Recently, President Rodrigo Duterte grabbed the headlines when he dropped expletives at former Colombian president Cesar Gaviria. Gaviria wrote an opinion piece on New York Times, criticizing Duterte’s heavy-handed stance of getting rid of drug addicts, which he claims is not the solution to the country’s drug menace. Moreover, Gaviria warned Duterte that the famous Philippine President’s war on drug might have the same ending as Colombia’s – a failure. Leaving many of his critics and those cynical towards him asking, is the War on Drugs really the answer?
Duterte’s War on Drugs: Statistics and Implications
In over 7 months, Duterte’s war on drugs led to over 7000 deaths since the start of his term. Almost 4000 of these deaths are the result of allegedly vigilante-style or unexplained killings, the rest comes from suspected drug personalities killed by police. [source] Here is where the disconnect comes in mostly because many have failed to classify these killings incorrectly and have been associated with a single classification called “Extra Judicial Killings” (EJK).
The (1) vigilante-style killings that target alleged drug users and pushers and the death brought about by the (2) anti-drug campaign operation (better known as Oplan Tokhang) have been collectively called “Extra Judicial Killings.” Classifying these two into a single label is for the lack of better words, misleading.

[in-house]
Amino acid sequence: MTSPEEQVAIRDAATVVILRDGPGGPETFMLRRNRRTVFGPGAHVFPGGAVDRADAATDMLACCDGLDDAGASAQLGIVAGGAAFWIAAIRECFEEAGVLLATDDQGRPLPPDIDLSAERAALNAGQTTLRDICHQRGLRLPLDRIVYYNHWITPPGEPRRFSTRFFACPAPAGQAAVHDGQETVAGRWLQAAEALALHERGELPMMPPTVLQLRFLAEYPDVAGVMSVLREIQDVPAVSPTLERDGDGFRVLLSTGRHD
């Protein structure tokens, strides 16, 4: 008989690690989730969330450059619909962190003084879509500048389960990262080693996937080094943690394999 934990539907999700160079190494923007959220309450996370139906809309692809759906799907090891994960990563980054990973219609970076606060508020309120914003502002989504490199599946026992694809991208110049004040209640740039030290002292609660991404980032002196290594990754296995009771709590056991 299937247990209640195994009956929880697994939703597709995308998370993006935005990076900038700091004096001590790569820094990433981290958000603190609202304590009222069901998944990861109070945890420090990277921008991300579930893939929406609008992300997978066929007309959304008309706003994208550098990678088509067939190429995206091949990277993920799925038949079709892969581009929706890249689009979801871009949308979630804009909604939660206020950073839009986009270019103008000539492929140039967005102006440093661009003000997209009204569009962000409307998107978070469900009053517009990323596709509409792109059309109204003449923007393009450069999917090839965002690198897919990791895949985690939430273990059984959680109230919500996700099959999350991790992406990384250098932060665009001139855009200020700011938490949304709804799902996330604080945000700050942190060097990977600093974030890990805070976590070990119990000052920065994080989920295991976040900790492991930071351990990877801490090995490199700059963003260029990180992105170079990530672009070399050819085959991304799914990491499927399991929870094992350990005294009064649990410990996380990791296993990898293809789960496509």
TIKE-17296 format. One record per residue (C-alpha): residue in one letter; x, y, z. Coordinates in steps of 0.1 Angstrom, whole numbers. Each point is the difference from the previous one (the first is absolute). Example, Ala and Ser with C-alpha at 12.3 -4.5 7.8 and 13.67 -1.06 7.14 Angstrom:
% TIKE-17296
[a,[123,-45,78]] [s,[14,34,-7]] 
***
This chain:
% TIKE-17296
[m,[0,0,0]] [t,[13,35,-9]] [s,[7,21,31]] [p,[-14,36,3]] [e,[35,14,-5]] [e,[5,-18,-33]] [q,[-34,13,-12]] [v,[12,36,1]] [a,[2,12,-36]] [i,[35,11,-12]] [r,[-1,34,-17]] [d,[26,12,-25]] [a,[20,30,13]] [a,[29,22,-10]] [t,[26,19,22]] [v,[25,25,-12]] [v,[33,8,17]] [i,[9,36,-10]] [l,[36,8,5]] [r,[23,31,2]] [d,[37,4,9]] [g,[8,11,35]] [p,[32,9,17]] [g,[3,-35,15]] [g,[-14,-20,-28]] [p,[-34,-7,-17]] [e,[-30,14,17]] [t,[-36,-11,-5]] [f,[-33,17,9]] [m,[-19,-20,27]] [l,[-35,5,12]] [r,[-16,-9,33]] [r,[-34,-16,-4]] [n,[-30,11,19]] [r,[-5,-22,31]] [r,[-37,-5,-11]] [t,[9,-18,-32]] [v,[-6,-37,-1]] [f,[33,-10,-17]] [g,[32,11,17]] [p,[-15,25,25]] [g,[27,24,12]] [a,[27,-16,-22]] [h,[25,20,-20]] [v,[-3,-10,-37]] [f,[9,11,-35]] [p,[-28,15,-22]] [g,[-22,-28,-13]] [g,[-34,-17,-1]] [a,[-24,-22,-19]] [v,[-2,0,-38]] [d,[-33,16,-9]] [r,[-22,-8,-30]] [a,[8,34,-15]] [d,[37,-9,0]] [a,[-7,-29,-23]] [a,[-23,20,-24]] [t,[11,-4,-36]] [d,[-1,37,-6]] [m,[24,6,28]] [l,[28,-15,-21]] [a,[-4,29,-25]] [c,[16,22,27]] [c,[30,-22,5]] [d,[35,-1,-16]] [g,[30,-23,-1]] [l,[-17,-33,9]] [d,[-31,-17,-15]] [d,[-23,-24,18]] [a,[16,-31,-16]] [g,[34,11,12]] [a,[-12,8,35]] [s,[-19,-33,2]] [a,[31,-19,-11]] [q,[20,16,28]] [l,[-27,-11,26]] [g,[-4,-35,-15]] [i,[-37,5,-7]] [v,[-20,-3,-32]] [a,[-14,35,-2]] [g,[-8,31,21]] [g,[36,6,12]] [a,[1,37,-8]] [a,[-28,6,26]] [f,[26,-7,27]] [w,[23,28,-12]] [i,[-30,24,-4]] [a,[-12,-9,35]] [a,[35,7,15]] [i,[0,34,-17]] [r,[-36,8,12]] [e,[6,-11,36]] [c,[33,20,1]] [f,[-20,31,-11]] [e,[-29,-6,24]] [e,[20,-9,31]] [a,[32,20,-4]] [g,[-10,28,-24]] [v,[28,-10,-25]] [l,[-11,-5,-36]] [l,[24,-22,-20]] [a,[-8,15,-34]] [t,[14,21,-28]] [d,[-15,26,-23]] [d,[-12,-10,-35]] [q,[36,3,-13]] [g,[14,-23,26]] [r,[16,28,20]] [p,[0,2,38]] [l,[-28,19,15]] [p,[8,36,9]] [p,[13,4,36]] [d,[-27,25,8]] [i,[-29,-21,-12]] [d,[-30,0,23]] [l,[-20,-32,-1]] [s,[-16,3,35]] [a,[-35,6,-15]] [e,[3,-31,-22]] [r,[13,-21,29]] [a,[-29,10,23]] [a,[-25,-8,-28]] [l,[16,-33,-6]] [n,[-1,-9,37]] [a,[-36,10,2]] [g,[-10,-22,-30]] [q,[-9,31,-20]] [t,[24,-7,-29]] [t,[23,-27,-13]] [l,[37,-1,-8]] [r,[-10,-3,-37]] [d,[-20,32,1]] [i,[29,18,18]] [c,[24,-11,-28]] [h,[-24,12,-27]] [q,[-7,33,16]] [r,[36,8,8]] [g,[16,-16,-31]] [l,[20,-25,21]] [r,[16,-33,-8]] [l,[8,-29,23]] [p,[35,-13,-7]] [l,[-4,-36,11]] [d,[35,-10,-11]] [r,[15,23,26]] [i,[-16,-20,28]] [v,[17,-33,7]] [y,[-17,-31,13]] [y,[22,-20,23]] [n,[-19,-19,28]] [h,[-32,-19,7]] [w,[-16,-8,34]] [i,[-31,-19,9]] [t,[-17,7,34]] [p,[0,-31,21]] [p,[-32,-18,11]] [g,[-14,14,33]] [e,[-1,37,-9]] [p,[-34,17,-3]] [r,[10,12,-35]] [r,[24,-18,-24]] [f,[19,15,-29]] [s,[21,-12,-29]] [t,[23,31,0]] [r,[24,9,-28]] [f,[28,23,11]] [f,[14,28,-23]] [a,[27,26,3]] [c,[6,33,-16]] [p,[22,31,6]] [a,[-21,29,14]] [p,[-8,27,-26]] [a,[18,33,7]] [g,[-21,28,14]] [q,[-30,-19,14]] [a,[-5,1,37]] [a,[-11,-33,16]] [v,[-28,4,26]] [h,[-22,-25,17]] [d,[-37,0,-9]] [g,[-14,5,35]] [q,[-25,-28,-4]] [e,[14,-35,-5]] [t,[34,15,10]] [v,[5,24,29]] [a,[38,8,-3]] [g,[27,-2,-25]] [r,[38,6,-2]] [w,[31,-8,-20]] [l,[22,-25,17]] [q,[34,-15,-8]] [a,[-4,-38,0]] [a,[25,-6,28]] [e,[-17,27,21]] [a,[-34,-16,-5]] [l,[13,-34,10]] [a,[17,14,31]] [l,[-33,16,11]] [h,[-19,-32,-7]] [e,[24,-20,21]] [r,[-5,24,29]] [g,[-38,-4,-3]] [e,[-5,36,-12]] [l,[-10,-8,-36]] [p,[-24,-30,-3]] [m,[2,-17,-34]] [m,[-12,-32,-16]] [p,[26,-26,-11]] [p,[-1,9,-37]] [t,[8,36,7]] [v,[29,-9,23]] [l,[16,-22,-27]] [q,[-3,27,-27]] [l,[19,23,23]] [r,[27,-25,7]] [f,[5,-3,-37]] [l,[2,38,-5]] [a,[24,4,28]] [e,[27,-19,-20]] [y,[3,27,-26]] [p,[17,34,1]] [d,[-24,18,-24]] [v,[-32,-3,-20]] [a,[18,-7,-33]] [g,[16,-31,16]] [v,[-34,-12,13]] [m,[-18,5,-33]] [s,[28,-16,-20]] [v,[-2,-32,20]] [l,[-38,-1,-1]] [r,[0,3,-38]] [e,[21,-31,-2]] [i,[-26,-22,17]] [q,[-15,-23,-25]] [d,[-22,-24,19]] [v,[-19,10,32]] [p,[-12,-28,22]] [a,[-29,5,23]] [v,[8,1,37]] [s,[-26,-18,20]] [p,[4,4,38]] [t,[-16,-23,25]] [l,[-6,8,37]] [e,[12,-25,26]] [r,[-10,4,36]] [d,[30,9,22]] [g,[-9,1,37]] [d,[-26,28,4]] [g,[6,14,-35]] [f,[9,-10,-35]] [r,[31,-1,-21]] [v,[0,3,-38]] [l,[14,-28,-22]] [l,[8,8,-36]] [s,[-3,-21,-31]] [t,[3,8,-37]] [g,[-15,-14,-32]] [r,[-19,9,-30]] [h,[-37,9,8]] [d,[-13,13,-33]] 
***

Vigilante Style Killings
This has been an incident that no news outlet is unfamiliar with because the same type of news has been making the headlines even before Duterte took the spotlight. In fact, these incidents are not just isolated to one region of the country but it’s everywhere. Also, there has been no proof that these killings are state sponsored; no one thought of it as such before the time of Duterte. Here’s a brief throwback of some of the exact same killings in the past, the only difference is that that they were called “salvage” instead of the infamous “EJK”:
And according to this news article dated January 17, 2014, by Inquirer:
“Insp. Elmer Monsalve, chief of the QCPD homicide section, said that upon identification, “90 percent” of the victims turned out to have criminal records. He pointed this out when asked if the numbers indicated a rise in vigilantism in the city.”
Killings are killings, but to associate these recent incidents without acknowledging the fact that they’ve existed even before the war on drugs by Duterte came to be, is, to say the least, misleading and ignorant. So, who’s behind the killings? No one really knows, but there’s definitely not enough evidence to link them to Duterte. However, if you’re really keen to get to the bottom of it, here’s an article from a famous Filipino blogger that can give you a good start.
Operation Tokhang (Anti-Drug Campaign)
According to the latest statistics as of December 2016, a total of 1,179,462 individuals have surrendered to the authorities and have pledged to turn their backs on illegal drugs. In a span of 7 months, over a million illegal drugs, users and pushers have come out publicly to come clean. It’s quite a surprise that this didn’t reach the headlines of many news outlets which is a cue that the war on drugs brought good results.
Perhaps the only error in the equation that Duterte didn’t see coming was the fact that there are corrupt cops that also worked for the corrupt generals that he name-shamed at the start of his term as President of the Philippines. And, I must admit, these cops are to be blamed for the execution of some of the alleged drug users and pushers who are caught during their Anti-Drug Campaign operations.